Rosemary: You approach things as a whole. Over the years, I’ve visited so many different doctors and have not found them to necessarily integrate and to consider me as a whole. Mind you they have their own expertise just like you do, but to be able to think more holistically in their approach would seem more comprehensive and helpful.

Sara: Why I became a massage therapist is because my mother was a RN and I got tired of medication being the first option to fix you when you were ill or when you were injured. The last time I went in, as a teen, for a sinus infection, for the third time in a year, having done this year after year, I literally looked at my doctor and said “I’m on antibiotics more than I should be. I don’t need this. It’s not helping anything. It’s making my immune system weak. I want something that’s going to clear my nasal passages”. He smiled, my mother smiled, and they gave me something to clear everything and I just started taking care of myself, drinking a lot more water, being more prepared for seasonal allergies and more knowledgeable and more aware of my body. This is why I became a massage therapist.

Rosemary: Earlier, you mentioned the color of the water. How do the colors in the painting strike you?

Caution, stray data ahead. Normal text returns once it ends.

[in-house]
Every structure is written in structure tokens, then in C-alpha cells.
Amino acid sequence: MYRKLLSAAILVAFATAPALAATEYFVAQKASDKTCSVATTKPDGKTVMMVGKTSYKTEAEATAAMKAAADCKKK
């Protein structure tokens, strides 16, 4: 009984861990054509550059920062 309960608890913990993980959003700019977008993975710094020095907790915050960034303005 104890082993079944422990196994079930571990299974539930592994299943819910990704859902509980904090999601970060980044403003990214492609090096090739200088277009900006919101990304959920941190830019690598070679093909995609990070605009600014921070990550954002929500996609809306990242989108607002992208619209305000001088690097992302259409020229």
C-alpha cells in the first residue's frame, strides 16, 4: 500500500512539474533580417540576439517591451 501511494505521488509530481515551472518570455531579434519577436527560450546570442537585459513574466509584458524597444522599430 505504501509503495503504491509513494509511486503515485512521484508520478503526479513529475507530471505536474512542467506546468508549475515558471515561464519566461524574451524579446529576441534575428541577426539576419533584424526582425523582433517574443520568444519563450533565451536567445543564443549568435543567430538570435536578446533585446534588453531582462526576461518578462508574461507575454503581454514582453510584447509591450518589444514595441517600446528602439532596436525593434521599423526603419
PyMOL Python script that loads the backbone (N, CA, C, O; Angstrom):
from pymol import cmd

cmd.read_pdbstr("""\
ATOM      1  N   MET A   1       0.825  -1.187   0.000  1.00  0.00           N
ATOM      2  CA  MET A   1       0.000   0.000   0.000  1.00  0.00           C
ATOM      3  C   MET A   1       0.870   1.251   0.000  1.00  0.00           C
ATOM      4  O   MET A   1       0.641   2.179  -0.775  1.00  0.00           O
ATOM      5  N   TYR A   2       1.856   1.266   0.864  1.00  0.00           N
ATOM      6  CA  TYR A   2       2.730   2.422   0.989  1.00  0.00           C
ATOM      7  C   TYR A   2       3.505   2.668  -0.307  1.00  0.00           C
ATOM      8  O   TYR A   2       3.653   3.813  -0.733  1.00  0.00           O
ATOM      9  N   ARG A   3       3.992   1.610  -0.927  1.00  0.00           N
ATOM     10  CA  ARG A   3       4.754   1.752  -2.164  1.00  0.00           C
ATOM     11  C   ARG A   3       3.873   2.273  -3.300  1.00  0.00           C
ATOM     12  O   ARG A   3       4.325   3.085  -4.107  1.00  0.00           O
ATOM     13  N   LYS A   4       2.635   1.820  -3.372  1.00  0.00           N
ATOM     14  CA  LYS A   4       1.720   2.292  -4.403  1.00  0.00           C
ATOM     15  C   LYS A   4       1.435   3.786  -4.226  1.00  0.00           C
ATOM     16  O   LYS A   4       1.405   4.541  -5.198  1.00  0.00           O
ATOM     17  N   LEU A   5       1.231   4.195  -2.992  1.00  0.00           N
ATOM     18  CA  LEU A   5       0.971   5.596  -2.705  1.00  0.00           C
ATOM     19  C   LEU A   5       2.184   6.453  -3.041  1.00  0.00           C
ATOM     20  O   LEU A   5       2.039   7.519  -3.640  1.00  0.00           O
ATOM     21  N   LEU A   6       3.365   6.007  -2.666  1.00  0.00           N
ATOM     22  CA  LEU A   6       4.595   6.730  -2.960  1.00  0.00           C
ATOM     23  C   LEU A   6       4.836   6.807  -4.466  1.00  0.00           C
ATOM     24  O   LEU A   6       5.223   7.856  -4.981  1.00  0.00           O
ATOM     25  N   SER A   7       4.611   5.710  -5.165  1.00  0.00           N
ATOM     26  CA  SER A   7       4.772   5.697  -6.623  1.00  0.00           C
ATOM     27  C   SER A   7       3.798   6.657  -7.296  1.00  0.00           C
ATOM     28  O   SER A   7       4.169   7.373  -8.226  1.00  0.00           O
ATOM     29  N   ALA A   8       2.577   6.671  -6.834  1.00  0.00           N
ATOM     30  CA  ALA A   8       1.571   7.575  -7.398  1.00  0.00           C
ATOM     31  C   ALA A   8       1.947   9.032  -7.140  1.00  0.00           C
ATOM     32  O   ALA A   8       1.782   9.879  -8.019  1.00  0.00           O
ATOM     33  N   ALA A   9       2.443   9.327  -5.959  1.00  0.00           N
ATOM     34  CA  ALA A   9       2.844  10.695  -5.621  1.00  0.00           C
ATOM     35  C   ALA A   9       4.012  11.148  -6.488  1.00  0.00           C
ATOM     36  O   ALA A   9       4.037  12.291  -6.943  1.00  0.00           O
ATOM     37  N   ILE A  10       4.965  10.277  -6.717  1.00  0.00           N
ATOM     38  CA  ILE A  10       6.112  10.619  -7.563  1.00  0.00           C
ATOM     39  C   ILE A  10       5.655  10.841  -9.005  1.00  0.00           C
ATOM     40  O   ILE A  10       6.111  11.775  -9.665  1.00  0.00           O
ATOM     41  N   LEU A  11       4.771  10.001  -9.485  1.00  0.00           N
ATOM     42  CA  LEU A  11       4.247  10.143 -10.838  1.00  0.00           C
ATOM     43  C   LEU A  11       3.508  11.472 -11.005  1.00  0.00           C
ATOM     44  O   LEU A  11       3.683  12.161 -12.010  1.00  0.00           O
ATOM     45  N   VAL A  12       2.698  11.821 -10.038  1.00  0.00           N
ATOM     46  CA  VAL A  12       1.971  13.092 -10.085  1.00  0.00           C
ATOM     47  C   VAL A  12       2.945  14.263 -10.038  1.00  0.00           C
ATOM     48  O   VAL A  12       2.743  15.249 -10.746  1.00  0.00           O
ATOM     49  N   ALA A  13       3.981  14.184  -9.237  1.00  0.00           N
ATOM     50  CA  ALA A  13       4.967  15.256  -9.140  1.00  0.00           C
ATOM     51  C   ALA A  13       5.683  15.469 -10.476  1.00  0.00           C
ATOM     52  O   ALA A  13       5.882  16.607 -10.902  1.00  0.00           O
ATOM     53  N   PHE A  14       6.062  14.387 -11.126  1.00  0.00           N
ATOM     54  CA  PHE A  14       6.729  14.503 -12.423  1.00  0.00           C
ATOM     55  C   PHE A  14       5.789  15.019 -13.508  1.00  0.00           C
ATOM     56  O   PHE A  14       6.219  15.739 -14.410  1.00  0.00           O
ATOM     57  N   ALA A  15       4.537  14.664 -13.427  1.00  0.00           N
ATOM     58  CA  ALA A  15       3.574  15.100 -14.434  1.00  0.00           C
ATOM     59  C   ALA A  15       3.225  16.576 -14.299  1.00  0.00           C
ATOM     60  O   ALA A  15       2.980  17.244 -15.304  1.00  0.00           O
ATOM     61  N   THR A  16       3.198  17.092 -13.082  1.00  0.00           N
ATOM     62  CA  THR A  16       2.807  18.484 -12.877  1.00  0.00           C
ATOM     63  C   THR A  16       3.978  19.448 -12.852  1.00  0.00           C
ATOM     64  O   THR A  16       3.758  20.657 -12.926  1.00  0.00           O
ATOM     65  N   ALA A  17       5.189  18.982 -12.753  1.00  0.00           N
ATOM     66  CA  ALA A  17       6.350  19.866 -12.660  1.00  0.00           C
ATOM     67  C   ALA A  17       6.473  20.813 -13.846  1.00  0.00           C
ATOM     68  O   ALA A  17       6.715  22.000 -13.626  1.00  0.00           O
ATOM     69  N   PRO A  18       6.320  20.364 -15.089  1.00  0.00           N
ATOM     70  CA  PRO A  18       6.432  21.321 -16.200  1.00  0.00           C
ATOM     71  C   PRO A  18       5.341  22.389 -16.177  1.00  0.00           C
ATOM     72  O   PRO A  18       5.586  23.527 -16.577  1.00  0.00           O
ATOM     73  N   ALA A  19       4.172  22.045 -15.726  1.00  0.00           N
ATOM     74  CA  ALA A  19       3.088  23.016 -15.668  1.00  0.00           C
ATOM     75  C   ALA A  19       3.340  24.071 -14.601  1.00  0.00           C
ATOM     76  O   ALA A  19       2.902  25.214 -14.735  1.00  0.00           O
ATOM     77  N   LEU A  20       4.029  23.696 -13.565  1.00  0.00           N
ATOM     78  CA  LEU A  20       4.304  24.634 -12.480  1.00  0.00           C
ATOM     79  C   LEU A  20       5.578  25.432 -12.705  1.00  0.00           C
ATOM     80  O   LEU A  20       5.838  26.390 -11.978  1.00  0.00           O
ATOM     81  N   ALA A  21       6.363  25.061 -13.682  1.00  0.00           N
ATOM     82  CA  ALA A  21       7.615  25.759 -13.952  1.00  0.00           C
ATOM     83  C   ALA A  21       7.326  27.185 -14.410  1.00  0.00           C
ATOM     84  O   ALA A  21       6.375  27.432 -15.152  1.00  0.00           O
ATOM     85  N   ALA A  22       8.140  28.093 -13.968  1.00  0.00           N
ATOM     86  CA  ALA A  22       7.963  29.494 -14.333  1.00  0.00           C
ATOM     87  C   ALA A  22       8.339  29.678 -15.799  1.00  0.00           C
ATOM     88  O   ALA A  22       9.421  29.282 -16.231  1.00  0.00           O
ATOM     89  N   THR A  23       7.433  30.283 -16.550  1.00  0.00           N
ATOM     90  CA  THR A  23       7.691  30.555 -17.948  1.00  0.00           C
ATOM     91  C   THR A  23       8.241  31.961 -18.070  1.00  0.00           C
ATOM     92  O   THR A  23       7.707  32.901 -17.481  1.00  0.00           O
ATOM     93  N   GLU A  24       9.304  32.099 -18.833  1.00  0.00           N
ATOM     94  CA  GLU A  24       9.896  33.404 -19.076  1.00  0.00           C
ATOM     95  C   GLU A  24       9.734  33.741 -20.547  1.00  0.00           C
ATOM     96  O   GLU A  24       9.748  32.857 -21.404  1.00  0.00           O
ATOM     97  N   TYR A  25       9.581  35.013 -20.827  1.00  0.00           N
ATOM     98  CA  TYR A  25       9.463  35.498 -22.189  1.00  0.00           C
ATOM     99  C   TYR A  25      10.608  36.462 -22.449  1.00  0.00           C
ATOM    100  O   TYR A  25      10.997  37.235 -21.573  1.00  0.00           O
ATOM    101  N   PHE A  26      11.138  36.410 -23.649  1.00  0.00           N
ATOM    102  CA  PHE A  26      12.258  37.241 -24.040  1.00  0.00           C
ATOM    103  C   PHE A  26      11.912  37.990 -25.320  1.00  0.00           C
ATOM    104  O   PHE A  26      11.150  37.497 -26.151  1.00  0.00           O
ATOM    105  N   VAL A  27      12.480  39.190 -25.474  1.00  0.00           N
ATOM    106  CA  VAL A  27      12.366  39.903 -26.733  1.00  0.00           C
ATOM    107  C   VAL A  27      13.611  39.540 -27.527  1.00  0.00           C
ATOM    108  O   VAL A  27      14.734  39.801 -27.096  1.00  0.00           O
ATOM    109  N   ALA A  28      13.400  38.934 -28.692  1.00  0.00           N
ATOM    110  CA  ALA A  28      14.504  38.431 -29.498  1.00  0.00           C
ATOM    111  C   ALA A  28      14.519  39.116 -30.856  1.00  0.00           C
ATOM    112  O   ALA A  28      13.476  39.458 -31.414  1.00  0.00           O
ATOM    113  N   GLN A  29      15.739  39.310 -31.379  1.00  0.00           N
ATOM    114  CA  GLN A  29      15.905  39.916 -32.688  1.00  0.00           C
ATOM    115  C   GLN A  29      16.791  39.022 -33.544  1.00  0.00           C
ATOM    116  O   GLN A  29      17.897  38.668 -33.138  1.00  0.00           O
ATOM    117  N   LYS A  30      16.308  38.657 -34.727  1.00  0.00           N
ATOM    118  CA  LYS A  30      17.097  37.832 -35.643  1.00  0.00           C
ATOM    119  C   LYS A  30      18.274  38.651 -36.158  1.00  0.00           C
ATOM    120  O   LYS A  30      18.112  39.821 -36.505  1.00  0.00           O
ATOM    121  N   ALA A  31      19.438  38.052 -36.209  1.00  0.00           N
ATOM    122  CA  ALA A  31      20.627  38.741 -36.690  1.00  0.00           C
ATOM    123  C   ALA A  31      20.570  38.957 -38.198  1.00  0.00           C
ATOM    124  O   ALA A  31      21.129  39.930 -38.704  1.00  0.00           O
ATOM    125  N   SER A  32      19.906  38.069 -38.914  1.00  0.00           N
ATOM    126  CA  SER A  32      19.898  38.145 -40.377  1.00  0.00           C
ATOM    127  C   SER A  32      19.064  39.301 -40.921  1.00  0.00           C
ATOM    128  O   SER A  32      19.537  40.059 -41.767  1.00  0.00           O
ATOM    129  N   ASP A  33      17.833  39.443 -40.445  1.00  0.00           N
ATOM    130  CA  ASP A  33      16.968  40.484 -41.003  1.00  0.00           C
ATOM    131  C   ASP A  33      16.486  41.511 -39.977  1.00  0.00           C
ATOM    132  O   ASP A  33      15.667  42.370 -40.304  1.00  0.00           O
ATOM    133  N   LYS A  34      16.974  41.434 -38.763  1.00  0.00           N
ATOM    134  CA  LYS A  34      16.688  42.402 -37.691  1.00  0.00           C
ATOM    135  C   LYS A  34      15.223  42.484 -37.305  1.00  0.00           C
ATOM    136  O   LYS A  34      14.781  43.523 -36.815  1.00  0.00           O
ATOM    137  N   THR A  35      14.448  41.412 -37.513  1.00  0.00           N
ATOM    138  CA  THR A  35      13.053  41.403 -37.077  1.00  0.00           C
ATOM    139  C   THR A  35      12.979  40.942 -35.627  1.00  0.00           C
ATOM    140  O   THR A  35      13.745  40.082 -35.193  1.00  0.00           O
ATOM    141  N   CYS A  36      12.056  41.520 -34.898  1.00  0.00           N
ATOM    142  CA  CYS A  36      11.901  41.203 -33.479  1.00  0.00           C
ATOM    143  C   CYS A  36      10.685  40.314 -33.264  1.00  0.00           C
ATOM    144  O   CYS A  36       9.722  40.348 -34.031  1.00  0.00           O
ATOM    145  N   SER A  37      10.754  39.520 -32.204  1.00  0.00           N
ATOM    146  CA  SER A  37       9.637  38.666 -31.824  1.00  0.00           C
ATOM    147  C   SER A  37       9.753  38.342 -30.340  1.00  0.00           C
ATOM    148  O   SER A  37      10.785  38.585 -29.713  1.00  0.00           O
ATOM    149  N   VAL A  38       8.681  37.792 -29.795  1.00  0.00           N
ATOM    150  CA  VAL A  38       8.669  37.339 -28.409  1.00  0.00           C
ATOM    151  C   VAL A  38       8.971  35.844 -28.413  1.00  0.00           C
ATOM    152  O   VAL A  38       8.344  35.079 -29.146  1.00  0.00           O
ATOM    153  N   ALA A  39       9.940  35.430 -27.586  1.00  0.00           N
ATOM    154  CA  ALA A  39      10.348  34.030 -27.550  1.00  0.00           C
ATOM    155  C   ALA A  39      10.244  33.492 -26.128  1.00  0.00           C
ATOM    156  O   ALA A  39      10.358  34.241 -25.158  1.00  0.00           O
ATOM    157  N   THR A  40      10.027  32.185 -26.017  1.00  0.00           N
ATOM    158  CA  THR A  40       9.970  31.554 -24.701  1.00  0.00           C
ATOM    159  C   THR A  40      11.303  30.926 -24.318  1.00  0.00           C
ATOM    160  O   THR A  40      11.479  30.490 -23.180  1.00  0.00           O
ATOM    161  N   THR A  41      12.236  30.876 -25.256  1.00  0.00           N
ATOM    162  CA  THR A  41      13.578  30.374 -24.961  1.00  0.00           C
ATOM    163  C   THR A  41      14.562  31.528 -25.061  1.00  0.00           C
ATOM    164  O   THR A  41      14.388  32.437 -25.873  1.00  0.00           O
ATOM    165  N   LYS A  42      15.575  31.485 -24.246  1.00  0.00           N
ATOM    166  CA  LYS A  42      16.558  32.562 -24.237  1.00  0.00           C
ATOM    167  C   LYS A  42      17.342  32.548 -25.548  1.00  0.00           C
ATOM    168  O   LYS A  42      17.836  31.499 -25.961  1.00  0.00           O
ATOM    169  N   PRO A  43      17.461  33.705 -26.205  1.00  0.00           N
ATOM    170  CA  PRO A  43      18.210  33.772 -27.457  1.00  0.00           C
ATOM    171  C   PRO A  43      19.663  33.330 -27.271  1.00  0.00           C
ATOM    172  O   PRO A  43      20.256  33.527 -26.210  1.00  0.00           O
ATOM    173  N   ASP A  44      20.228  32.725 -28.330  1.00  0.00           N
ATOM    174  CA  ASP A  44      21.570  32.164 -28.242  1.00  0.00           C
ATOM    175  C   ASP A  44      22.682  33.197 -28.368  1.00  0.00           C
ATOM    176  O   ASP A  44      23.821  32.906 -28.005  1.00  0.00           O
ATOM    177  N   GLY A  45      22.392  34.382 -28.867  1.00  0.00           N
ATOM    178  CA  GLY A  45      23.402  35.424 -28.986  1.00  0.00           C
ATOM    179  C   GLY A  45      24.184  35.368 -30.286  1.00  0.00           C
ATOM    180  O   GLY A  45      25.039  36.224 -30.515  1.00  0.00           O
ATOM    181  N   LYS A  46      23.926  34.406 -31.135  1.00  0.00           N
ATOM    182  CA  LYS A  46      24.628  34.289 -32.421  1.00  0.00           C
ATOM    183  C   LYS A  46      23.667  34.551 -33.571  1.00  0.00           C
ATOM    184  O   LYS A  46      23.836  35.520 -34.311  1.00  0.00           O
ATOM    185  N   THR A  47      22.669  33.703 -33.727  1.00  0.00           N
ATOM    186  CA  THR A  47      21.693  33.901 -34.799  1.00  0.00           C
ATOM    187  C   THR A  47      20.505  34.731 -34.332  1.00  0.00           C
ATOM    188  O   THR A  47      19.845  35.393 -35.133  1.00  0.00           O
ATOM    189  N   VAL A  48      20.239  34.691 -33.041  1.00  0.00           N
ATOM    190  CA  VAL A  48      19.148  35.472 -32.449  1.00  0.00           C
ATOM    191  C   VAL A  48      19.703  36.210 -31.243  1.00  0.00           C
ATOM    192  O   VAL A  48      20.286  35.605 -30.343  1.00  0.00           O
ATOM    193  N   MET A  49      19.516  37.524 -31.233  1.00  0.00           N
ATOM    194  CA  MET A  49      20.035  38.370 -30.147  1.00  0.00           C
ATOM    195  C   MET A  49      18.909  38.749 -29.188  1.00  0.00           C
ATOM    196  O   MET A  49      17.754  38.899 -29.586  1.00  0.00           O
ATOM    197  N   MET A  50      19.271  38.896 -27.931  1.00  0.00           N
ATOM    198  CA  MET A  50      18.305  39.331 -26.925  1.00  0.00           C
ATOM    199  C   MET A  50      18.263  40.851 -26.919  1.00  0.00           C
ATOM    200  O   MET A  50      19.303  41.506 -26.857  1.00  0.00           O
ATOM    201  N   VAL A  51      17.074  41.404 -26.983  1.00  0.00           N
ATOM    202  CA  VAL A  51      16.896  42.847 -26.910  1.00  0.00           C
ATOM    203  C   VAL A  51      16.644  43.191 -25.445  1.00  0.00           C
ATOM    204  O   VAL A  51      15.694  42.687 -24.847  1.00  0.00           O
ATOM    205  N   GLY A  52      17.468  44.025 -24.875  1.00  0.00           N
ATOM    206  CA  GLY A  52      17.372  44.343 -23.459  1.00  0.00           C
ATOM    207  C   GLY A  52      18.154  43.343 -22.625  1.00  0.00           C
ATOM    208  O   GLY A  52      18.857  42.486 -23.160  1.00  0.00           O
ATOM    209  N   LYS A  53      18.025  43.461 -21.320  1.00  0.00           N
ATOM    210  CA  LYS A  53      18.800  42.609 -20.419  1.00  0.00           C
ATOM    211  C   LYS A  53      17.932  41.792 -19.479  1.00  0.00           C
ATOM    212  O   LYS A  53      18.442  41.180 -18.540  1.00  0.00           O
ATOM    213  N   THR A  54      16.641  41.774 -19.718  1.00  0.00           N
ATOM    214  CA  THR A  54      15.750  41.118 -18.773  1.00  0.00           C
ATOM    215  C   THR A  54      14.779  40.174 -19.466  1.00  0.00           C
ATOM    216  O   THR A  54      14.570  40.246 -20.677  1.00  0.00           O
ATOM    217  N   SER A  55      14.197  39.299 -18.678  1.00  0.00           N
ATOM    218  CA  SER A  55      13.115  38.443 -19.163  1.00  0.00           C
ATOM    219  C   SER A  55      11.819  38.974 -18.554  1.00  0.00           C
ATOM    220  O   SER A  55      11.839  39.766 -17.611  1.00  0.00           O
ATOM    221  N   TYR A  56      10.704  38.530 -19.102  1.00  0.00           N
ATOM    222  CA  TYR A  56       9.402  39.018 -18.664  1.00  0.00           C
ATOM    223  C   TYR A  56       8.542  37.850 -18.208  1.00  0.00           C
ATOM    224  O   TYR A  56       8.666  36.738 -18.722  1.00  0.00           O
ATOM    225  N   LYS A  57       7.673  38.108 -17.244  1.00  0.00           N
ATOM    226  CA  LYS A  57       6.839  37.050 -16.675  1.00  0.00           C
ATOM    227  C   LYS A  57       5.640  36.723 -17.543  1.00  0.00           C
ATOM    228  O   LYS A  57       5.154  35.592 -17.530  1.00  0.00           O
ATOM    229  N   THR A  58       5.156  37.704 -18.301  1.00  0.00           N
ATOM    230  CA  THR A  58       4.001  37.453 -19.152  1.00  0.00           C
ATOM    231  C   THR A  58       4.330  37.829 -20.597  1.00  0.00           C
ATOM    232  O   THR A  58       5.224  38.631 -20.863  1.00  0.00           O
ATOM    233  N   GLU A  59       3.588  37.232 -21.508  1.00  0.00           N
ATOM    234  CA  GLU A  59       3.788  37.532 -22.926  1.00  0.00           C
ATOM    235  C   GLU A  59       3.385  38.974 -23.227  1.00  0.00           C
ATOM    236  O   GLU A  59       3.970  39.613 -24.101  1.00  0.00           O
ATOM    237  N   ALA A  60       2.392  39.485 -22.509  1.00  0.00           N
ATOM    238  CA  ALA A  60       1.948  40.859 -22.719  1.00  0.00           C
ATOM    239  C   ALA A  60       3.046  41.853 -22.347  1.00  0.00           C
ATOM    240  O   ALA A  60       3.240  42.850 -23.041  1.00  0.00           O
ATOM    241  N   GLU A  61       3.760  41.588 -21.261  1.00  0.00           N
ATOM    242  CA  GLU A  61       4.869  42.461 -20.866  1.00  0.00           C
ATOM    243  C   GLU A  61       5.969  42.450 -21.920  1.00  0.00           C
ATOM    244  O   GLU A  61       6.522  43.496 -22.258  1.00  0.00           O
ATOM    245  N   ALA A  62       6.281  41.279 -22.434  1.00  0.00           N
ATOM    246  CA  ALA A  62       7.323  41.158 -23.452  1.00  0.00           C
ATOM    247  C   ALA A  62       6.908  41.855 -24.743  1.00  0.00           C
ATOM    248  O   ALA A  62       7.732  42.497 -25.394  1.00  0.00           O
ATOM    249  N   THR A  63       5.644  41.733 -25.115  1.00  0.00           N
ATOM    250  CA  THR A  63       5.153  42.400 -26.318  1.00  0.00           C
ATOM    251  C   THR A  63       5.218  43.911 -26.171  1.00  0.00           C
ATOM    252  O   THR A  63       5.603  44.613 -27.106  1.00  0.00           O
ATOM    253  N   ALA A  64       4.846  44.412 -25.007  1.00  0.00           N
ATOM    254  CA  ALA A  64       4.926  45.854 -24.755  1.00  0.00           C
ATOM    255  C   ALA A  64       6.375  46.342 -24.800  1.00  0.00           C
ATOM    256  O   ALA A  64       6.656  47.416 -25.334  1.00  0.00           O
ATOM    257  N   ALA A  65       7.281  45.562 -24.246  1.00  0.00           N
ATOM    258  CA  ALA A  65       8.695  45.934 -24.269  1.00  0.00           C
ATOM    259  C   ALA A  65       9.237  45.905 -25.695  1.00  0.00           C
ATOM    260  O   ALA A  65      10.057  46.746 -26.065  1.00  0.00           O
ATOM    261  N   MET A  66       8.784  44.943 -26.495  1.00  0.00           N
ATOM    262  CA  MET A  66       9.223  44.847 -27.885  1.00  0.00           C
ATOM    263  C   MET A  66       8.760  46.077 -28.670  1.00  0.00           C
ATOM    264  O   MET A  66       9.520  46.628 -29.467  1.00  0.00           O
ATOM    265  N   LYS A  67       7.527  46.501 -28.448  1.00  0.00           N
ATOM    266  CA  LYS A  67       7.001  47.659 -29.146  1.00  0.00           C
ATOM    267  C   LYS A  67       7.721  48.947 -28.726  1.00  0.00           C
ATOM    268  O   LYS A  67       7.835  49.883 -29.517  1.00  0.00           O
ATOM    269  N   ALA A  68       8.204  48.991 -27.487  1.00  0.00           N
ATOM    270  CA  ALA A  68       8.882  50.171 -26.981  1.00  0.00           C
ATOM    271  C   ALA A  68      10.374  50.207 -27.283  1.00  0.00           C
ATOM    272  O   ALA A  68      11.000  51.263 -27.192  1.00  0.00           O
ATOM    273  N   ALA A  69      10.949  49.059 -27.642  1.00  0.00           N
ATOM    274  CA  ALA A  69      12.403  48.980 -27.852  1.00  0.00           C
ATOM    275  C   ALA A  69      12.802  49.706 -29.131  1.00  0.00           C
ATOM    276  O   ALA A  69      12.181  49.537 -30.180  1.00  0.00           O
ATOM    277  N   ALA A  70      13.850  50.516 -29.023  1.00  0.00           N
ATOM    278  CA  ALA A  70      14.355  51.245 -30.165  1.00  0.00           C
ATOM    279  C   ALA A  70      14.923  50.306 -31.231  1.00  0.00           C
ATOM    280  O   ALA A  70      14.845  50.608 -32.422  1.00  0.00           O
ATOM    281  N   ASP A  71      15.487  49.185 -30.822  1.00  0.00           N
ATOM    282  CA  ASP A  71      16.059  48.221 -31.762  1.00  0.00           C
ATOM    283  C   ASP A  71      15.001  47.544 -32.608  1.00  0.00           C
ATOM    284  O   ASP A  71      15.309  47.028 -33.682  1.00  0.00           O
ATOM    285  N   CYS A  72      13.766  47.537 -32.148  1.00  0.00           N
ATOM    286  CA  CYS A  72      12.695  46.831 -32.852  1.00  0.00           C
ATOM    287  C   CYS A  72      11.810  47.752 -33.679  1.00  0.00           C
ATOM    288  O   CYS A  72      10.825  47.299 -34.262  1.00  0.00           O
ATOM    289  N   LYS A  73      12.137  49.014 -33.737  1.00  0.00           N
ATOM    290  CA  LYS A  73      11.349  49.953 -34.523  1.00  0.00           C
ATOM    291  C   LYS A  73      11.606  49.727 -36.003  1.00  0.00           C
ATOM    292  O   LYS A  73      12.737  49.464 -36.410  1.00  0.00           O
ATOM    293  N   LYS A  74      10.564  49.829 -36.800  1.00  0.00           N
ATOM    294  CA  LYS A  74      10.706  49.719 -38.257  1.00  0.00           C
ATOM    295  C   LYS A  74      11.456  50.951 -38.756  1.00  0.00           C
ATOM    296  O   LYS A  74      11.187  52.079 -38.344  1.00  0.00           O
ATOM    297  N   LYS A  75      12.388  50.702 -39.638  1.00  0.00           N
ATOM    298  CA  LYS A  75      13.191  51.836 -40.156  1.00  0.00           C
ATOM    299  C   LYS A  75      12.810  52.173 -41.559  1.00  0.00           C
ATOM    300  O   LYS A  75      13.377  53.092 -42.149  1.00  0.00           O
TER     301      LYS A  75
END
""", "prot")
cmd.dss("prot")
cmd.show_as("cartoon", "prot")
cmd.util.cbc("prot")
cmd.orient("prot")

Sara: Those are my colors. Green is a healer’s color actually. Blue is my calm color. And it’s also water, so it’s a life essence and one I deeply relate to. White actually is a purifying color.

My first time being at the ocean was in Florida. The smell and vastness of the ocean, the view, made me cry. I felt my smallness in the universe. I love the sunshine and the water and feeling the positive ions and all that energy in a positive manner. And it’s healing.

Rosemary: This has been very interesting, and I’d like to thank you for taking time to reflect on your career while relating to the painting.

“Occurrence” (pictured above as a Framed Canvas Giclee reproduction) is available at in your choice of reproductions


  1. The “underlying issue” I love that acknowledgement. For me it only seems to get brought up by those who offer holistic care. That makes holistic care a first choice. A choice that doesn’t deny the center.

    Nice space you have here.

    • Sara

      I like that you noticed this “holistic care” aspect as well, Jenna. This was my exact assessment to Rosemary’s project when she presented it to me!

    • Rosemary


      I’m glad you like the space and hope you keep reading and subscribe for notification of upcoming new art to be released soon. I agree, holistic care takes us out of denial and into the reality of the whole person!

      Thanks, Rosemary